A north-east youngster has been handed a defibrillator to keep her community safe after her crusade struck a chord with the mum of tragic teenager Keiran McKandie.
Upon finding out that the nearest resuscitation device to Crudie was located in the next town over, and the nearest hospital some 30 miles away in Aberdeen, Olivia Rees started her own fundraising crusade to ensure vulnerable people in the village were looked after.
Motivated by a conversation with her dad, the 13-year-old planned and participated in a number of events with the hopes of raising £3,000.
Inspired by the youngster’s efforts, defibrillator charity Keiran’s Legacy have now stepped in and donated a device to the people of Crudie.
As a thank you for the charity’s intervention, the teenager has donated all of the £455 she managed to raise to their cause.
And Olivia now plans to redirect the charitable efforts she had planned for later in the year to help further the group’s mission.
Housed at Crudie School, it is hoped that the safety equipment doesn’t have to be used, but it could give someone that much more of a fighting chance if required.
Statistics showcase defibrillators have a big impact on survival
Statistics show that correct and effective use of a defibrillator, along with CPR being performed within five minutes of cardiac arrest, increases people’s chances of survival from 6% to 74%.
Olivia’s mum, Annie Rees, said: “We are so proud of Olivia, this all came about after a conversation with her dad in the car.
“Since then she has been on her own mission to help secure a defibrillator.
“She is now planning on raising money for Keiran’s Legacy after they so generously donated a defibrillator.”
Excited with the new addition to her community, the teenager has set her sights on obtaining a gold Blue Peter badge.
She said: “I’m extremely pleased that we managed to get a defibrillator, hopefully it never has to be used, but it is there to help just in case.”
Keiran’s Legacy continues to help rural communities
The Moray based charity has provided more than 90 life-saving devices over the past five years – a legacy that has helped save lives.
It was established after Keiran McKandie, from Miltonduff, died in March 2016 after being hit by a car while on his bike near his home on the outskirts of Elgin.
The nearest ambulance was 38 miles away, and police who arrived on scene had no equipment to help try and save him.
In his name, family and friends have tried to ensure this situation never happens again – by providing defibrillators and education to as many rural communities as possible.
Keiran’s mum and charity chairwoman, Sandra McKandie, said she was “touched” by Olivia’s eagerness to look out for others.
She added: “Olivia is a very special lady and it was touching for someone so young to want to get involved and continue Keiran’s legacy.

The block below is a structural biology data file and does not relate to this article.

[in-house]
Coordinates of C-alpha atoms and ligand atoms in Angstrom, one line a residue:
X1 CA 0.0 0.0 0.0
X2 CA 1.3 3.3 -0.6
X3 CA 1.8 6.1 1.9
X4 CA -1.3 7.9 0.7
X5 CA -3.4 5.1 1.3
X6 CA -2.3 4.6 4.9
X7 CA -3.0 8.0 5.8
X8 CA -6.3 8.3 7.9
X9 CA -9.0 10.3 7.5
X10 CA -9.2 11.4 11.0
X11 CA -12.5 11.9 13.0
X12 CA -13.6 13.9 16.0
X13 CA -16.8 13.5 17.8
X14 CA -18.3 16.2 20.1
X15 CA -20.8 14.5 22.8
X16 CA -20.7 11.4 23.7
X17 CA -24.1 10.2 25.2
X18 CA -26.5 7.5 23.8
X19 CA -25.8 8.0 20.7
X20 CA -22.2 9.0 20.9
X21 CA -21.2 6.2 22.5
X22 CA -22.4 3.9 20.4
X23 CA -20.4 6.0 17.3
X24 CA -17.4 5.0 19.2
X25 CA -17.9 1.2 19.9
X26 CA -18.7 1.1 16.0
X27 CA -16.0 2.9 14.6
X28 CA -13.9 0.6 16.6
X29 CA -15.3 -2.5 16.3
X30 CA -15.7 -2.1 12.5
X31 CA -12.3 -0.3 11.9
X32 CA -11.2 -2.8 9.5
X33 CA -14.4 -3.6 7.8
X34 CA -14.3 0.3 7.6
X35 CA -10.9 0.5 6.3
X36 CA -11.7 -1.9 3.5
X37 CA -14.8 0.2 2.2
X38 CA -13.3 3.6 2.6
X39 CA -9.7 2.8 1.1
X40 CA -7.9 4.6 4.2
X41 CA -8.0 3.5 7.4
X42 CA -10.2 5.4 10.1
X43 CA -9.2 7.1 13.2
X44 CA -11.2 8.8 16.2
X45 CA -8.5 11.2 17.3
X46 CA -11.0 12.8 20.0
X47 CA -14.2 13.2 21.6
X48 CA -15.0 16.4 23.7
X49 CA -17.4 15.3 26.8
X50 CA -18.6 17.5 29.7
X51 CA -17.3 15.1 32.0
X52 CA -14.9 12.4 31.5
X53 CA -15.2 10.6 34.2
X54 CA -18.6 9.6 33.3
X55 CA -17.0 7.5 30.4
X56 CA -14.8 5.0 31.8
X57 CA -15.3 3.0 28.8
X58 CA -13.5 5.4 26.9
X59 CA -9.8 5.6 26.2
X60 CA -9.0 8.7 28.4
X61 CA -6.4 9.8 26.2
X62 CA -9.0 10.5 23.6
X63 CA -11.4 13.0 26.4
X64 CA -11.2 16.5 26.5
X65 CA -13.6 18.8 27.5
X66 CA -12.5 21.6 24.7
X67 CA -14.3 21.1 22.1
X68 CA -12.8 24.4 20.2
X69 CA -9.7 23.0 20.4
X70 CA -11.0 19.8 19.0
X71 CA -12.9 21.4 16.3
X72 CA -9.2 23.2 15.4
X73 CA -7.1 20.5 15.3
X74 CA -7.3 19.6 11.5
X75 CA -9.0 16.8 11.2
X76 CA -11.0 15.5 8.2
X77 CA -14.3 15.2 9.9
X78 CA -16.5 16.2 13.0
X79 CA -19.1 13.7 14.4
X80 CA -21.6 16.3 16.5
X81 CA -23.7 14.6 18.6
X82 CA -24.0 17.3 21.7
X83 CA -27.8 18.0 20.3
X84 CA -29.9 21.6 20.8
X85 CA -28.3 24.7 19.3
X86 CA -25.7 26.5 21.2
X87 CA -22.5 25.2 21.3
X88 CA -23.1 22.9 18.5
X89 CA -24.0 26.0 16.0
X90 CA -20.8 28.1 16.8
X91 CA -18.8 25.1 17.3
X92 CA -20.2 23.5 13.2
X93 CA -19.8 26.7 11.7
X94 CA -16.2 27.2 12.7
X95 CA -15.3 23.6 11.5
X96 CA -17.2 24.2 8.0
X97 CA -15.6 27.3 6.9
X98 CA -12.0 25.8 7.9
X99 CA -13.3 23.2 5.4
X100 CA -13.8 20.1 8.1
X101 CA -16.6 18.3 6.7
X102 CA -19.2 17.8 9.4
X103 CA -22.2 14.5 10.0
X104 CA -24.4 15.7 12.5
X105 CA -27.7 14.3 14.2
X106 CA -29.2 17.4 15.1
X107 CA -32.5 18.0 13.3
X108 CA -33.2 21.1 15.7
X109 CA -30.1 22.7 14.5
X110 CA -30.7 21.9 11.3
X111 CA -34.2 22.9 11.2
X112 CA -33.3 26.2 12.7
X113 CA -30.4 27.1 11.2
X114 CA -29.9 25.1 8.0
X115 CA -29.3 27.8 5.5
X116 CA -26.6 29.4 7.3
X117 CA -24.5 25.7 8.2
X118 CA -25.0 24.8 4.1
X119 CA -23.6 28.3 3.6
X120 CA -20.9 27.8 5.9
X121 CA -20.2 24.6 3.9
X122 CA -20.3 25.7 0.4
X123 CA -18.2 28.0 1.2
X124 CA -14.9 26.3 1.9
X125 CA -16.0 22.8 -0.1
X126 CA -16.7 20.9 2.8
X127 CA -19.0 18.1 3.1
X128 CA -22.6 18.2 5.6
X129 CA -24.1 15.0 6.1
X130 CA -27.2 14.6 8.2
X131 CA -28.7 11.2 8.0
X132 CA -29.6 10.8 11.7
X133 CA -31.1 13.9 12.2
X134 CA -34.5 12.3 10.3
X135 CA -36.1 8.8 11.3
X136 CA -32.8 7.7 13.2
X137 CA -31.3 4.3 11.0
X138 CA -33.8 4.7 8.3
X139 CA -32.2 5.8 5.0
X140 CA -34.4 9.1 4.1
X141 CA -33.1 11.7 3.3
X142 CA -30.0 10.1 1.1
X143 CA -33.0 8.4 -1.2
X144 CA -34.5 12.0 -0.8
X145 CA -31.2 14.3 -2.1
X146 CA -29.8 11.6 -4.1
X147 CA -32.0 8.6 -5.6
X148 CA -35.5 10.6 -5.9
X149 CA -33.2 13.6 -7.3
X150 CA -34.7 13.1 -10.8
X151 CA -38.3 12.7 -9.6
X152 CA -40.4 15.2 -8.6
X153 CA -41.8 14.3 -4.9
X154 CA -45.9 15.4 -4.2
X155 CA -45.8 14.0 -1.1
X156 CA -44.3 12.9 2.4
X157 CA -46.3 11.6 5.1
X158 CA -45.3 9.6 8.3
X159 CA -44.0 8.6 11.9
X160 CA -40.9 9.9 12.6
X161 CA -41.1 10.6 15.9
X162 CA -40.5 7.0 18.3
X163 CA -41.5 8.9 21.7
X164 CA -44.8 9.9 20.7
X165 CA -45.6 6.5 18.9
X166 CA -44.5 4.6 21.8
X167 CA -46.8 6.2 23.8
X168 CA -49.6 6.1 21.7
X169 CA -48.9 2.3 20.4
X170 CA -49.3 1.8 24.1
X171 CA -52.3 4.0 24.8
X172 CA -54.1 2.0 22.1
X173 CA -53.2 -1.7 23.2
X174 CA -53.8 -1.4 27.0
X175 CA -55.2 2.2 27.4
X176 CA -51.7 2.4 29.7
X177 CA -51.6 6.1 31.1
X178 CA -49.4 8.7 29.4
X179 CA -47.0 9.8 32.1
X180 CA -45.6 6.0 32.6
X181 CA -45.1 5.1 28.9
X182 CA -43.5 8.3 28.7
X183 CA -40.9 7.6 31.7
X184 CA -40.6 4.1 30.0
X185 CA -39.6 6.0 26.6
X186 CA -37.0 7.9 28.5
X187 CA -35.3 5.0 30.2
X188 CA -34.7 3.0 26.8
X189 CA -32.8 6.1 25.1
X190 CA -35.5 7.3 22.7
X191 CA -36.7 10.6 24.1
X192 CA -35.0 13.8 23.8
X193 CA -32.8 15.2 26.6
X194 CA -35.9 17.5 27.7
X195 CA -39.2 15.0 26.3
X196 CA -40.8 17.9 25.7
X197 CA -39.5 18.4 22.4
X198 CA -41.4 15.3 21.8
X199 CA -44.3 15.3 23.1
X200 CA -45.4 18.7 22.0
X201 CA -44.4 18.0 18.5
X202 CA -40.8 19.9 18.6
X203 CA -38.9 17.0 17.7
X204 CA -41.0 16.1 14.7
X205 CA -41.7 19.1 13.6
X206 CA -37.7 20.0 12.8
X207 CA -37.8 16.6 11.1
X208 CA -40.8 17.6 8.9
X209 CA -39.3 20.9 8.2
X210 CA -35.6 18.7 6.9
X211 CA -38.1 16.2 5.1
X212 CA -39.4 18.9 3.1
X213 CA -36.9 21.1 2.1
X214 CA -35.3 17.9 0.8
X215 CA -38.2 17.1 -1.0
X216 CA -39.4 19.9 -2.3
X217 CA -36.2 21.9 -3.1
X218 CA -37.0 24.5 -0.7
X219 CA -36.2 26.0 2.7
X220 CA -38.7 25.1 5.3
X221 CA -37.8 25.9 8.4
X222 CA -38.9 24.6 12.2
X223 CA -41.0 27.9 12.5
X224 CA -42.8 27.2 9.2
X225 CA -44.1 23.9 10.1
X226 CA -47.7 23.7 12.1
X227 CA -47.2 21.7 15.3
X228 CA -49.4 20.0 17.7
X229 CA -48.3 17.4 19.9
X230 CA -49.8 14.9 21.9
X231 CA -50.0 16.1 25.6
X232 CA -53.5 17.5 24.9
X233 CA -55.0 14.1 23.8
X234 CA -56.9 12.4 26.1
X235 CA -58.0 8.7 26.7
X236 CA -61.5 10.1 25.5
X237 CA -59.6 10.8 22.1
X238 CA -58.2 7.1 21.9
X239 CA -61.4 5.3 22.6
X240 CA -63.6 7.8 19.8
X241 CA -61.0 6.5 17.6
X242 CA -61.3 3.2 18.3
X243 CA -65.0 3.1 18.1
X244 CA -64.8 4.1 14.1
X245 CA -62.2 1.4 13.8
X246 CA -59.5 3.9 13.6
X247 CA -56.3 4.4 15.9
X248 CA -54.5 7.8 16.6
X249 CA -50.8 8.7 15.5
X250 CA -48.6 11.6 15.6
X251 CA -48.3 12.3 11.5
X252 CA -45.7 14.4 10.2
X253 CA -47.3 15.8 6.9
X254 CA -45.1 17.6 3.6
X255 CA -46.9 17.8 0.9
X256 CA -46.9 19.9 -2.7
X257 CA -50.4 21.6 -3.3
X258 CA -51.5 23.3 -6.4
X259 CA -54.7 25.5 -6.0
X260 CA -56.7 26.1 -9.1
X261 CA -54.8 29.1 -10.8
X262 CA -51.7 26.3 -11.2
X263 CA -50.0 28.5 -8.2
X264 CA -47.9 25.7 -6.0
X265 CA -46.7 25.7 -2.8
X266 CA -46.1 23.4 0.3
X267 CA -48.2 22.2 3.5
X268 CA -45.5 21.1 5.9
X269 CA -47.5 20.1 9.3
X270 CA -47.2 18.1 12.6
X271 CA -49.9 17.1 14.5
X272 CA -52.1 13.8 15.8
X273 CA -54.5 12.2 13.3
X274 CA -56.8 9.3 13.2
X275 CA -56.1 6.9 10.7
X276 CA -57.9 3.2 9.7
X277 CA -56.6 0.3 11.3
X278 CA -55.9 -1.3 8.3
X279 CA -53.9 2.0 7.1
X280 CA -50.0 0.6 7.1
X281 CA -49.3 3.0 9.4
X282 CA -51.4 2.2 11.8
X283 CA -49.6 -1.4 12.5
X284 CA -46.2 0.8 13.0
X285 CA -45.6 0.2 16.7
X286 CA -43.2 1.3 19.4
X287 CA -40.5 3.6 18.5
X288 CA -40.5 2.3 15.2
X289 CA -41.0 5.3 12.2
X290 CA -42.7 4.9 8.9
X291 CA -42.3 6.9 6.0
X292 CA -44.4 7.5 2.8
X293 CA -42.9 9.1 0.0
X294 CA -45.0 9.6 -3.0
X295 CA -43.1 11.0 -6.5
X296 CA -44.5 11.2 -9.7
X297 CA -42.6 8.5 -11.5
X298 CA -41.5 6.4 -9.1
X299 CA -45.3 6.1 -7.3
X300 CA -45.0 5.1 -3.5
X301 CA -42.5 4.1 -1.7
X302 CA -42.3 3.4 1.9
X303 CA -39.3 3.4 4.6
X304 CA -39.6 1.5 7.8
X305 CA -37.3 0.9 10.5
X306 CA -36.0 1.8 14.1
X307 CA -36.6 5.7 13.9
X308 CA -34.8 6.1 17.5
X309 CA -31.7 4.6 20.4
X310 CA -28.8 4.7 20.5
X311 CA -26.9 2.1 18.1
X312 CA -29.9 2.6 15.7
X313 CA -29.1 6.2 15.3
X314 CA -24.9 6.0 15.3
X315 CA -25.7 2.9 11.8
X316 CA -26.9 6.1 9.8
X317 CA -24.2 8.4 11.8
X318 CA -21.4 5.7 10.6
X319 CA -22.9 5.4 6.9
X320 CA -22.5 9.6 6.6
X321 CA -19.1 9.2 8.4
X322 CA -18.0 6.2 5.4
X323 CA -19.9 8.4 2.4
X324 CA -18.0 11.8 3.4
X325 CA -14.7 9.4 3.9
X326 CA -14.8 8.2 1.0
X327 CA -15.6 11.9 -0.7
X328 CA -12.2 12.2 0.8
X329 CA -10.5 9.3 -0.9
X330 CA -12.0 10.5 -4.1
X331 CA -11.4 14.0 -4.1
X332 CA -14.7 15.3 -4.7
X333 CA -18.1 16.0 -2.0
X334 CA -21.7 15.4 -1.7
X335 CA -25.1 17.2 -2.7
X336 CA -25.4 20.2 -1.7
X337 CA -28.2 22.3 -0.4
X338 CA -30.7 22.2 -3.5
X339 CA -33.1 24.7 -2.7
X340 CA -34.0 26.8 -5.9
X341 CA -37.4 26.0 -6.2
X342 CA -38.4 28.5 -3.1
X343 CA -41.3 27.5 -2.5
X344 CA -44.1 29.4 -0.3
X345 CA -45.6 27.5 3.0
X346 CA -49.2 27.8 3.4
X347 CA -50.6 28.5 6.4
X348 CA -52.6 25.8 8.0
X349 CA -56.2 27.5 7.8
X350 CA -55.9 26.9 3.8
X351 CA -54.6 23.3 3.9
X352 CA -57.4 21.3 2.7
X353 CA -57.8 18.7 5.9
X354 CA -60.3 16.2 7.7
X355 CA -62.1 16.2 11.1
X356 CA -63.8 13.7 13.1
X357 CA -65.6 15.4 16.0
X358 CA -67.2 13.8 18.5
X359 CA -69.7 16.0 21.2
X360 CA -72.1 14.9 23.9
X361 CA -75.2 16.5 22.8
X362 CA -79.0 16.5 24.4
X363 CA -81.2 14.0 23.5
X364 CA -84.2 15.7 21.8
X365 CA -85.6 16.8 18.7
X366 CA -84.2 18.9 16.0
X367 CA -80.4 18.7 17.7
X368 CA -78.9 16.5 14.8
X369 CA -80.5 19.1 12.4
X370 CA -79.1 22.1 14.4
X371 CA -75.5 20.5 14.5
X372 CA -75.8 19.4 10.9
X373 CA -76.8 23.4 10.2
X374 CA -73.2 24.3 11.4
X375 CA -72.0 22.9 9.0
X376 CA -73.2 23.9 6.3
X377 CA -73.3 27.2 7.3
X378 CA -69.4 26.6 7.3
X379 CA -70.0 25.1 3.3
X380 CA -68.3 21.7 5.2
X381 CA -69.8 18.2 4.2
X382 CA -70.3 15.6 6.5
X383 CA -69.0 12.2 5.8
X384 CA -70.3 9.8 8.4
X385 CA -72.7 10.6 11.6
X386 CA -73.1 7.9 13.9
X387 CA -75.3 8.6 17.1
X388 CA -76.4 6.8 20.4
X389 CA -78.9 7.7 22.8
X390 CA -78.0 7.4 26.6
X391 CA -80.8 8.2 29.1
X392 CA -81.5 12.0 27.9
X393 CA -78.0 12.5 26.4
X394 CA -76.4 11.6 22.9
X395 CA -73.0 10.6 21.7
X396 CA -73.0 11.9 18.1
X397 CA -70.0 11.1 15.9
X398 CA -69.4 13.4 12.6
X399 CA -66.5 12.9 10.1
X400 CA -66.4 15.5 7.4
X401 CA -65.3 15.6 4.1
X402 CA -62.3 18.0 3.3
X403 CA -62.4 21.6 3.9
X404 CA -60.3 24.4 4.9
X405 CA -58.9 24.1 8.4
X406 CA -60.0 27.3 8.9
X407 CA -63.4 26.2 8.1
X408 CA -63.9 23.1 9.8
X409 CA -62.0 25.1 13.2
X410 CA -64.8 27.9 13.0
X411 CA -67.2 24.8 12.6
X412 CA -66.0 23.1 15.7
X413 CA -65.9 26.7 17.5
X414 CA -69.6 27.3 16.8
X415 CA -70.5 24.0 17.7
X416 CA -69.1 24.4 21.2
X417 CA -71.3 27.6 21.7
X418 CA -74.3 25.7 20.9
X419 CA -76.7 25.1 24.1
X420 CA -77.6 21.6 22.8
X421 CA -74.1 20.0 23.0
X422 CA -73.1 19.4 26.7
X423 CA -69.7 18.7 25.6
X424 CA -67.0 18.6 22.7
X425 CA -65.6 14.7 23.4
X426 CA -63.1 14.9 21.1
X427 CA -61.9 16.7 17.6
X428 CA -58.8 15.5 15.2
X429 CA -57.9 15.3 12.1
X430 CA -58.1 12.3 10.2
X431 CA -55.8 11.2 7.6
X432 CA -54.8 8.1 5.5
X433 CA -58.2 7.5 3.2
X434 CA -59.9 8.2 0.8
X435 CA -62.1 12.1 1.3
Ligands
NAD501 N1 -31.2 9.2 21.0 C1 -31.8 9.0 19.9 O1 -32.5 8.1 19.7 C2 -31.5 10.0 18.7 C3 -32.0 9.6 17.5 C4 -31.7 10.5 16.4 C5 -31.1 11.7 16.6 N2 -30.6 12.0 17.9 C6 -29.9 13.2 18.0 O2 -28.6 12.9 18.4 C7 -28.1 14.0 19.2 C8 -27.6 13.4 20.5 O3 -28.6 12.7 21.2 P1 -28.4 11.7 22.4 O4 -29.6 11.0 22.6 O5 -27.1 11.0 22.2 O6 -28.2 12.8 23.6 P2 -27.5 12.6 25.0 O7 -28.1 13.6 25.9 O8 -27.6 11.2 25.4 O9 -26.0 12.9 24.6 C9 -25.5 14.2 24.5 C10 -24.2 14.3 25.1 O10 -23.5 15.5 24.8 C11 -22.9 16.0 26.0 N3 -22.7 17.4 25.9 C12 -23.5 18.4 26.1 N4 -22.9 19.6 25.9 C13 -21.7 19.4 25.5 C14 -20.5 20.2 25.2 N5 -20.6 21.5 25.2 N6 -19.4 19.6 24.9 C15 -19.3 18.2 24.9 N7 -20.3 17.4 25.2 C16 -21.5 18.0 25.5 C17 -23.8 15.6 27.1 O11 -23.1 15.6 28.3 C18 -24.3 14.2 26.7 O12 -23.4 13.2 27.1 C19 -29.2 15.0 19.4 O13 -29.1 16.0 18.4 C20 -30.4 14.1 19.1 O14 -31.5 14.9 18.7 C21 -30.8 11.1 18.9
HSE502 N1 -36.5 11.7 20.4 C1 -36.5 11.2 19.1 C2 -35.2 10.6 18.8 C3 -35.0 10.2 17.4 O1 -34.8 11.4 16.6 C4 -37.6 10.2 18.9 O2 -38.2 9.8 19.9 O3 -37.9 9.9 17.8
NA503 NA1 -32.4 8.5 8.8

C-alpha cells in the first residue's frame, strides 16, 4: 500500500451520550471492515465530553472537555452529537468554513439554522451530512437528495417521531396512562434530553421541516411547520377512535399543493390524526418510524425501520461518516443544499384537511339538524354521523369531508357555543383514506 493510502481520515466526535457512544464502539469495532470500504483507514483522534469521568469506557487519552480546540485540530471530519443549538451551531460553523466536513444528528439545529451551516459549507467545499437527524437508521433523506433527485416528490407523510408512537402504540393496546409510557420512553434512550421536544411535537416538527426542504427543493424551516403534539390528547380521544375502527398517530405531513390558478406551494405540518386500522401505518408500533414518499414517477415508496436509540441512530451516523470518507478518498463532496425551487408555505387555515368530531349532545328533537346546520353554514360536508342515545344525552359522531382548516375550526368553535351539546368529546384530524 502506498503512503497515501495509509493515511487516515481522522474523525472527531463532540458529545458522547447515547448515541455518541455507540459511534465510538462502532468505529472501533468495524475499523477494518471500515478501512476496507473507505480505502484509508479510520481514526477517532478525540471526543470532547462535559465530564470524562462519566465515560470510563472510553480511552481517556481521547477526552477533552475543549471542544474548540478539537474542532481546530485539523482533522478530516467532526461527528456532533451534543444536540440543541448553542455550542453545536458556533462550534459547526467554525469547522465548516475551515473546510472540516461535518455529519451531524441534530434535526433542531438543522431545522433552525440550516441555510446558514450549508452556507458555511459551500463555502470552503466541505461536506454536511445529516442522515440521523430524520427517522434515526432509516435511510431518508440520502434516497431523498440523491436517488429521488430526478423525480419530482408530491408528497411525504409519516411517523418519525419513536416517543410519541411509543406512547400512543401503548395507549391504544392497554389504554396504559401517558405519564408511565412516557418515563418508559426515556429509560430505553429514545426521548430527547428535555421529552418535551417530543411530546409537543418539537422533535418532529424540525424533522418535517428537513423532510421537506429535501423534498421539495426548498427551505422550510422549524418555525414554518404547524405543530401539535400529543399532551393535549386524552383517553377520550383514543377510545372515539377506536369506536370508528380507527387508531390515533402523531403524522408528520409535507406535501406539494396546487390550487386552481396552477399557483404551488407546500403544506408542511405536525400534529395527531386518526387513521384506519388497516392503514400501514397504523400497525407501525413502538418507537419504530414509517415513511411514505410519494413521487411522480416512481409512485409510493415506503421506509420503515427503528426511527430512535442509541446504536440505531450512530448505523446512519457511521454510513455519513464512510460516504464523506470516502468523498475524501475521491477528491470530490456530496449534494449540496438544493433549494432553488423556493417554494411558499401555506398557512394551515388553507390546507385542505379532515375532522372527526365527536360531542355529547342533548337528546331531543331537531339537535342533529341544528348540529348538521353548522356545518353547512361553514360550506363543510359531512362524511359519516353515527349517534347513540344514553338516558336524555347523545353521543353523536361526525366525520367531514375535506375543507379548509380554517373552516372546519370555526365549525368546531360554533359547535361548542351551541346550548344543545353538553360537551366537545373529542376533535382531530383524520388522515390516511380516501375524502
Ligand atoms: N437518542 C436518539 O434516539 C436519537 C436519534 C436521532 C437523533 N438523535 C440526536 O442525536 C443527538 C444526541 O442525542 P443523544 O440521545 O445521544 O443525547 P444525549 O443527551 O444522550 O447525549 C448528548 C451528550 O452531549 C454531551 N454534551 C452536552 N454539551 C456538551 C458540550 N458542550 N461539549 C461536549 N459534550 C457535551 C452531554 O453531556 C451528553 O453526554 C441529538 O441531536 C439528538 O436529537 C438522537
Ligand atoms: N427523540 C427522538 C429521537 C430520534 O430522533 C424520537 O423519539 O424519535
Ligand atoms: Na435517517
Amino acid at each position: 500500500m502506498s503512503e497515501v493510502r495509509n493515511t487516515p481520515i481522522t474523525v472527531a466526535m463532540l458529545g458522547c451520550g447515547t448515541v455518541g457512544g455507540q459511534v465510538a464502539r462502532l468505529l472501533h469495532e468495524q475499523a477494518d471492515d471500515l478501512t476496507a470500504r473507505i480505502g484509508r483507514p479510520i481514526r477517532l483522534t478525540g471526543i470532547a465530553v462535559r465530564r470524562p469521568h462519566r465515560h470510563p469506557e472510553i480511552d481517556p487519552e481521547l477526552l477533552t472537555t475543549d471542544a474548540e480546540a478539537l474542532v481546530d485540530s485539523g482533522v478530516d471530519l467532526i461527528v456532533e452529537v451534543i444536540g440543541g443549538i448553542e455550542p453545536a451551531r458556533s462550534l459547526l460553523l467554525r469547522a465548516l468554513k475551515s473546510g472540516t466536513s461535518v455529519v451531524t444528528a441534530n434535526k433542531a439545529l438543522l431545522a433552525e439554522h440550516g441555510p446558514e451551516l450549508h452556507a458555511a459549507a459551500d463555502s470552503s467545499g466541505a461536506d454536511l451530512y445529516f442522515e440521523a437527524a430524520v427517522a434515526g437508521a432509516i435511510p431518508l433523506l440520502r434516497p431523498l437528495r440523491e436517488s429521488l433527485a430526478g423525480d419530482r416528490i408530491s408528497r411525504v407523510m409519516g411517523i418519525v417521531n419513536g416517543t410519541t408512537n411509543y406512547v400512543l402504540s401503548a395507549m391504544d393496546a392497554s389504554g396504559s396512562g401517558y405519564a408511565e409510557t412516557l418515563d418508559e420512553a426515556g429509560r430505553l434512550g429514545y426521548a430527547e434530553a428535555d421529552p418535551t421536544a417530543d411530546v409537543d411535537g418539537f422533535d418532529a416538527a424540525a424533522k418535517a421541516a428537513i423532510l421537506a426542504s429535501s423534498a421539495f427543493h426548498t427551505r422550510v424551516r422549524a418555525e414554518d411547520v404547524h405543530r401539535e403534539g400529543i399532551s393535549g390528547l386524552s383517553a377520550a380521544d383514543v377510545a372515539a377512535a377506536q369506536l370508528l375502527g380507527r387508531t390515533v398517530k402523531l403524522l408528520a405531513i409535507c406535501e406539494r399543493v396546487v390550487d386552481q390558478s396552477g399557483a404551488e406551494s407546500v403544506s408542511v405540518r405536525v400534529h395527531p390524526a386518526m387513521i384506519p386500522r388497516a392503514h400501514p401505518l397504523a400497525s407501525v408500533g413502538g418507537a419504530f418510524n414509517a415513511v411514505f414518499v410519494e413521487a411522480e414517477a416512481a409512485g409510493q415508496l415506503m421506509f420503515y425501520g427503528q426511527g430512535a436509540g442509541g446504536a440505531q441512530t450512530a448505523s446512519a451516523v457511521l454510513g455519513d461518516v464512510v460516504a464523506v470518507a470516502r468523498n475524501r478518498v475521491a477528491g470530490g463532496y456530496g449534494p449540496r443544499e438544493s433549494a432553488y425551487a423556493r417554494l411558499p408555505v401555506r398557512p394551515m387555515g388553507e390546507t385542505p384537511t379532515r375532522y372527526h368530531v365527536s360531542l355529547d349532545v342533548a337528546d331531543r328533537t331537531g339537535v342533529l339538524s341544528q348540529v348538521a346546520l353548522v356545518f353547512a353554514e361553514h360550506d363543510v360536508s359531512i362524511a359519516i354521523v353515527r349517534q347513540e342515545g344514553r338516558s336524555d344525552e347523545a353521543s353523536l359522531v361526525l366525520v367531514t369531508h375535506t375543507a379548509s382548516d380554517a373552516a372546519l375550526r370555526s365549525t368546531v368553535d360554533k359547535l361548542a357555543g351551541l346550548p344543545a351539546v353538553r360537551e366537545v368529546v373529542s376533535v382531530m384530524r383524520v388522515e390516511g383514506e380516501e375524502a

“Having seen her posts on social media I sent an email to her mum asking how we could help, and it just took off from there.
“It is vital that we get devices and education to as many rural communities as possible, the statistics show just how important they can be.”
Just last month dancing nurses and participants of a virtual Kiltwalk managed to raise £15,444 for the charity.
The money will go a long way to helping install life-saving devices across Scotland.
Mrs McKandie added: “For such a small charity we have done exceptionally well, and with the help of people such as Olivia we can continue to further Keiran’s legacy.”
Fundraisers hit by Covid situation in Moray
Coming up to what would have been Keiran’s 22nd birthday, plans to fundraise around the event have had to be put on hold due to coronavirus restrictions in Moray.
However, family members are keen to restart efforts as soon as restrictions allow.
Having donated the device and its housing unit, the cost of installing it has been taken on by the local community council.
Chairman Andy Sturdy said: “A huge vote of thanks is due to Olivia for getting this started and seen through to its conclusion.
“Thanks also to everyone else who has been involved in any way.”
Aberdeenshire Council agreed for the device to be fitted to the wall of the school and formal ownership to be passed to the community council.
Julia Rickard, headteacher of Crudie School, added: “Crudie is a rural community and this is a fantastic piece of life-saving equipment to have right at the heart of it.
“It is so wonderful that Kieran’s Legacy were able to fund the unit and we are delighted to have been able to provide the location for the equipment.
“Our thanks go to Olivia and her mum, the community council, and Aberdeenshire Council for the massive effort in making it all happen.”